When people think of design, they often think about the design of an object; how does the object look? Yet, as a designer, I feel that this definition is way too narrow.
While there are many definitions dealing with the concept of design, I feel that design starts with a very fundamental concept: empathy. Empathy is needed to understand the user, and you need to understand the user in order to design a solution for a problem the user might be experiencing. Empathy is the first, and arguably, most essential element in a method of designing solutions called Design Thinking.
Without empathy your design serves no function. And while the traditional notion of design might place great emphasis on form, in the end form still has to serve function, and function has to serve the user. Therefore, I feel that when designing anything, whether it is a lamp, a piece of clothing or a method to improve patient-nursing staff communication, empathy is essential in designing a good solution to a problem.
Continuing this train of thought, when employing new technologies in healthcare, as well as new technology in general, I sometimes wonder how much designers have really empathized with the target audience of their product. What do the patients want? Why do they want it? Why would the nursing staff be better of with this new product of way of doing things versus the old method? Just introducing new products for the sake of introducing something new isn’t very useful. Maybe some older products can be utilized in a new way?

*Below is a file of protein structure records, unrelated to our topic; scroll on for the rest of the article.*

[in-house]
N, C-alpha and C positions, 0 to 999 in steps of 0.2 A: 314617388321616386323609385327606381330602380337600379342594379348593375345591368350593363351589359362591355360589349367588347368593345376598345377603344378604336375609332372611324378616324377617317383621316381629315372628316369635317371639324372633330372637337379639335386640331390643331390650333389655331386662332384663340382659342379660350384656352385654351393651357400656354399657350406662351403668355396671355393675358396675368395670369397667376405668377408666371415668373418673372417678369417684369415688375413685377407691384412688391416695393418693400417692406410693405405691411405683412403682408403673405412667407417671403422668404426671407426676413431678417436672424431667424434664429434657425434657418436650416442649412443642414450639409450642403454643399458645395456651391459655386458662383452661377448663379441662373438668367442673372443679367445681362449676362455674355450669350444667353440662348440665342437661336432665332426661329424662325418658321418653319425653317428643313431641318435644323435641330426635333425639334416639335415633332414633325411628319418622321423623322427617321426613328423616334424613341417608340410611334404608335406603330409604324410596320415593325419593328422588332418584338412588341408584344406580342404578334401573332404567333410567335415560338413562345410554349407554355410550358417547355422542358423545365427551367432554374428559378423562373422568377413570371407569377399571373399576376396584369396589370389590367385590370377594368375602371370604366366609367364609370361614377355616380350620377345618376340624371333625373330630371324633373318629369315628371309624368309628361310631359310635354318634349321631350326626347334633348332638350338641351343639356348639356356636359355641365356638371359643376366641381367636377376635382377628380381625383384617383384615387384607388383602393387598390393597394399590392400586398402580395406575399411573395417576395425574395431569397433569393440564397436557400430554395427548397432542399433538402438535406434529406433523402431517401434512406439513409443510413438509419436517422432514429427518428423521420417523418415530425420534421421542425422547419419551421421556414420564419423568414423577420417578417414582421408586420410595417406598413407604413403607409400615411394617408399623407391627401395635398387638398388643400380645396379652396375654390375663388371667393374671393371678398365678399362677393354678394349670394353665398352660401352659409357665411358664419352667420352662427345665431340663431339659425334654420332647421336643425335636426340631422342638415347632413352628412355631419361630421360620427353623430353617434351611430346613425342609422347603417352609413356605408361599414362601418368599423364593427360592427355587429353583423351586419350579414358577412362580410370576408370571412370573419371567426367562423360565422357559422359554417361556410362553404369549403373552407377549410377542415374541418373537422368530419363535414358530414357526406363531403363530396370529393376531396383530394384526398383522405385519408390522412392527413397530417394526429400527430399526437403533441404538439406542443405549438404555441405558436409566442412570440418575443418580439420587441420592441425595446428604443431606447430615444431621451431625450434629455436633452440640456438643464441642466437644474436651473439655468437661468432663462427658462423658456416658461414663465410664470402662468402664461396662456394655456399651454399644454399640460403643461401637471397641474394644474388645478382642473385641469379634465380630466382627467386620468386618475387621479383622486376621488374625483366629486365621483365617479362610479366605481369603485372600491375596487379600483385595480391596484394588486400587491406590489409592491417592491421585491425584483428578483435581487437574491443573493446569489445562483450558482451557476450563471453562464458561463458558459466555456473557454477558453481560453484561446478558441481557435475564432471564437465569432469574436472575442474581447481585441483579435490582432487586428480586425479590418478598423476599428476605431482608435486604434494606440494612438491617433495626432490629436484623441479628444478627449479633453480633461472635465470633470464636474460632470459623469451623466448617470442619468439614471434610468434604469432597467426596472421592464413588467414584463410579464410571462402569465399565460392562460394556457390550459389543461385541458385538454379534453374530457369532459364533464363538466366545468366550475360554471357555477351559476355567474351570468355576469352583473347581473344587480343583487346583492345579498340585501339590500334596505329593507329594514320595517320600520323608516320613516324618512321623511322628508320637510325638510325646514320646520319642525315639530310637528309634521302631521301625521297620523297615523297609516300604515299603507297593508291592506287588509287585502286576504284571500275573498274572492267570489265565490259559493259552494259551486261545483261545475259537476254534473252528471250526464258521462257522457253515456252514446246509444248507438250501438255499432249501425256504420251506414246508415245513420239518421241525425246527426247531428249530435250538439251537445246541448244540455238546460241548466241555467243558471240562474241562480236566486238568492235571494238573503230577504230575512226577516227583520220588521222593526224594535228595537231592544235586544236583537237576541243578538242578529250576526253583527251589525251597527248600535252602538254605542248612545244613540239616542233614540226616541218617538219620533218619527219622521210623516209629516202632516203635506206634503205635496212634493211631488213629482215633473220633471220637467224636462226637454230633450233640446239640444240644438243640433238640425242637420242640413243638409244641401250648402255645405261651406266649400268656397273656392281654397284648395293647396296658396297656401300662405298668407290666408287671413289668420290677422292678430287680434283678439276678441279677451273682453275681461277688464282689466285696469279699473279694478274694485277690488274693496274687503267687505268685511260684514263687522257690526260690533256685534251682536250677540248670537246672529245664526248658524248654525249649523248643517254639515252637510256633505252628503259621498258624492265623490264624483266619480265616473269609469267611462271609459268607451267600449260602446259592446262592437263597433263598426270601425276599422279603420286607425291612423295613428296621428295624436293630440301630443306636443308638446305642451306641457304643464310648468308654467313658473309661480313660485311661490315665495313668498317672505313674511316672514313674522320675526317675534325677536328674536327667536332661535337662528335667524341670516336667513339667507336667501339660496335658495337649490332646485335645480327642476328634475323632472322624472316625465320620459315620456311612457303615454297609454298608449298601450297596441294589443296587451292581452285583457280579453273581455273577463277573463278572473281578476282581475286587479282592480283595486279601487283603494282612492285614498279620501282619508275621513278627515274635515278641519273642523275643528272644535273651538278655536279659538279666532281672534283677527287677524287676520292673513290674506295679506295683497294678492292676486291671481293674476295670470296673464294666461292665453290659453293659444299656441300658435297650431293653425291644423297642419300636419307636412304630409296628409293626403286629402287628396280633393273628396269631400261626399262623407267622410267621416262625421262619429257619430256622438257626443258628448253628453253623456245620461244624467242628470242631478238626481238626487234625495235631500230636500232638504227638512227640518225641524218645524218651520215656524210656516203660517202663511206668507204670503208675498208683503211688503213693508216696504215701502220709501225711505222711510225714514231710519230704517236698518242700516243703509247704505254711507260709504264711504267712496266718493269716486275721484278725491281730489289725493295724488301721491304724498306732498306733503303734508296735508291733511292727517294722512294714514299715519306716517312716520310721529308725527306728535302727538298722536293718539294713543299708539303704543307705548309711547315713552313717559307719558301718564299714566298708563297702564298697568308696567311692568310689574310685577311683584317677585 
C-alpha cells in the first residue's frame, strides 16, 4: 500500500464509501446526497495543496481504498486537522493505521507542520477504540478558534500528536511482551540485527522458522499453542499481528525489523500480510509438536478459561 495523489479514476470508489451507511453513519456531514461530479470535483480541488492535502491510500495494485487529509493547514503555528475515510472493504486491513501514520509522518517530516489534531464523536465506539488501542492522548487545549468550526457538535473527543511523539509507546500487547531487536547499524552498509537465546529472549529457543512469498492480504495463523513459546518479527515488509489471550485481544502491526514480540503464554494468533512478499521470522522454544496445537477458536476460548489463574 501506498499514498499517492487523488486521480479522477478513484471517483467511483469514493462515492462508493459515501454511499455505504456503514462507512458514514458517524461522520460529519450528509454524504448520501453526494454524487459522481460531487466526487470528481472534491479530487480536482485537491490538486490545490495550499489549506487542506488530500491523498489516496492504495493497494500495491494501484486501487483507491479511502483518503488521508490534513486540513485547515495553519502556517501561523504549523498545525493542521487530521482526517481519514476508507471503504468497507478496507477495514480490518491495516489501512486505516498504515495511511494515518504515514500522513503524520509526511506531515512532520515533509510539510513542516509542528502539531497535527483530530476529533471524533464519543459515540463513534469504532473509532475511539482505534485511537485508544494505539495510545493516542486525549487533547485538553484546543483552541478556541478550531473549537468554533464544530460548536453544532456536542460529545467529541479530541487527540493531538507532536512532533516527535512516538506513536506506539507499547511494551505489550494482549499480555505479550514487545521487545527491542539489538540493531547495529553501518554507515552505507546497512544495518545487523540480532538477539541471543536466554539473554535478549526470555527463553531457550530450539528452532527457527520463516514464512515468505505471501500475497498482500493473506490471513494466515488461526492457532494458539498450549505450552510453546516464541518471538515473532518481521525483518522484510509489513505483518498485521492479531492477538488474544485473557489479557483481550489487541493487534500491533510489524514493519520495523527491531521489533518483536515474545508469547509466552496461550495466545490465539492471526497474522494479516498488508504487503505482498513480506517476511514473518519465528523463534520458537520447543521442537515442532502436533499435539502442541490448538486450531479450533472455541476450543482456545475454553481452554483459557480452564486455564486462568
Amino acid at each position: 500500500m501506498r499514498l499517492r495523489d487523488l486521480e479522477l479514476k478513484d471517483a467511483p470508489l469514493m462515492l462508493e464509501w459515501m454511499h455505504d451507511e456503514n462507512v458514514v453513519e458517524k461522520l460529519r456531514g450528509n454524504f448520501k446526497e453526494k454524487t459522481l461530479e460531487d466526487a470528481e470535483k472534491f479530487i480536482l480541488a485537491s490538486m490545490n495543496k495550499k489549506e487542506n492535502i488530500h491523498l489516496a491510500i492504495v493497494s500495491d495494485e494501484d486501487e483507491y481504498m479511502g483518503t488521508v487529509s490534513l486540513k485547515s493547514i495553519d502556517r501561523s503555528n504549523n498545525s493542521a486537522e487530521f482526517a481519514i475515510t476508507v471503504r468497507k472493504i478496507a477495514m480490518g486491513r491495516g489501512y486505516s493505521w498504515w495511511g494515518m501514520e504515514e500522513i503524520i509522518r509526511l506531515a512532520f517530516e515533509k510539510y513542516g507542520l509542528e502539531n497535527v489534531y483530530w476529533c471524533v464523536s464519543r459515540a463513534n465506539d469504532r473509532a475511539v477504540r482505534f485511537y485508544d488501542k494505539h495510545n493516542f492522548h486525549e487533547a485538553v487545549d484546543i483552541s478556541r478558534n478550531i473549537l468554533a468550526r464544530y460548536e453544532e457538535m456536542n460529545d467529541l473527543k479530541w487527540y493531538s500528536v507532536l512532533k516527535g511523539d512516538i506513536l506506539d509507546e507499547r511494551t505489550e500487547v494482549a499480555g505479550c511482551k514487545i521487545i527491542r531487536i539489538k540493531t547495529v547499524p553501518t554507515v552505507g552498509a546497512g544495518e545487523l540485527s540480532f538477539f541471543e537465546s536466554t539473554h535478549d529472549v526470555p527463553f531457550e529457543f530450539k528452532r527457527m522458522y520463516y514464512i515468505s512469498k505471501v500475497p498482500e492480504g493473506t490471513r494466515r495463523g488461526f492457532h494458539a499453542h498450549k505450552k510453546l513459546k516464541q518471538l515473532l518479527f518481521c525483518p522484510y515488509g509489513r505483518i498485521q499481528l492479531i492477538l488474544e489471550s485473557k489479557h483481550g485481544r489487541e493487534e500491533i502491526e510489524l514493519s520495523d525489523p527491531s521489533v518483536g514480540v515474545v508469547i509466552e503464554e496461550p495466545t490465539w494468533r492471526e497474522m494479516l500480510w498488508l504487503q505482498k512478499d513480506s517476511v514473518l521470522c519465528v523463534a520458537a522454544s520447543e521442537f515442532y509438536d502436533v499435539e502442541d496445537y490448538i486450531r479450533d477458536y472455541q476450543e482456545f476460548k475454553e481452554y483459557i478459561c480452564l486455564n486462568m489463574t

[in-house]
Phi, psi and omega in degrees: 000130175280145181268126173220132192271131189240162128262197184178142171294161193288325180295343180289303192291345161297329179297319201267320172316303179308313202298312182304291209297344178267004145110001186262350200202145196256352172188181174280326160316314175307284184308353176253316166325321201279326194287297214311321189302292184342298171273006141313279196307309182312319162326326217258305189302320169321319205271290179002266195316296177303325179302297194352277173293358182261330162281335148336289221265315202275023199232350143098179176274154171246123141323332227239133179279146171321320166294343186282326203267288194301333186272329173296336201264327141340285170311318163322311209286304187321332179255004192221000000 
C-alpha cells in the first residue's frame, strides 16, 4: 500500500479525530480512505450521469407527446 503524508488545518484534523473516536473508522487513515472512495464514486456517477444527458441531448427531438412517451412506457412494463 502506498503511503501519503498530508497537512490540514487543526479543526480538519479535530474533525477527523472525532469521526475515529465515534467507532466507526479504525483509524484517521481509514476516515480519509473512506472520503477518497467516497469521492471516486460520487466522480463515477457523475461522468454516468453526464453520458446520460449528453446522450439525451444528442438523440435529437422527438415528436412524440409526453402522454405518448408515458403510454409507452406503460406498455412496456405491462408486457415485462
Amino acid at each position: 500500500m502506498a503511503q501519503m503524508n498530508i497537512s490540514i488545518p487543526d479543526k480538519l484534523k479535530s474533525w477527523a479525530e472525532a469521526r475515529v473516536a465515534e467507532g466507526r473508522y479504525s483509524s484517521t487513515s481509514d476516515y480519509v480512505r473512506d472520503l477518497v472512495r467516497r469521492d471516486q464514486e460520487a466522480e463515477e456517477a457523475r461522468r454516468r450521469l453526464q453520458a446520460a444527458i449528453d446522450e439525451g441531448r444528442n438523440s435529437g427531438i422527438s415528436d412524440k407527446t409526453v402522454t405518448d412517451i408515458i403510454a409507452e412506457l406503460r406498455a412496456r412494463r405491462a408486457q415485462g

While new technology is exciting, it might not always be the best solution in a real life use case. For example: some older patients might not want to engage with mobile based applications because they find mobile technology intimidating, or using a fancy new app for nursing staff might interrupt established workflows. Friction caused by implementing new technologies might therefore be smoothed by simply empathizing with the user and its context on many different levels.
A good designer will help reveal the many different elements of a use case, its context and how they connect, as usually there will be many different and complex interactions at play in the situation for which a solution is being sought. Consequently, an independent designer employing the design thinking method, one who doesn’t necessarily work for a company that absolutely wants to push a new product, can be a valuable asset in analyzing problems in any given situation. Therefore, when a healthcare organization, such as a hospital, is experiencing some problems, it might be useful to use a method such as Design Thinking, which places a large emphasis on empathy, to analyze the situation and identify core issues, and then also use empathy to define a viable solution.
Jeremy Falger is MSc (game design) and works as a project researcher in University of Turku, Department of Nursing Science in TEPE-project (Research group on Health games).
To learn more about design thinking: you’re welcome to join the workshop on design thinking I’ll be giving on November 25th where we explore the many different facets of empathy in designing solutions for problems encountered in a nursing context.
25.11.2016 Studia Generalia:Terveysteknologian teemapäivä klo 9-15, B2033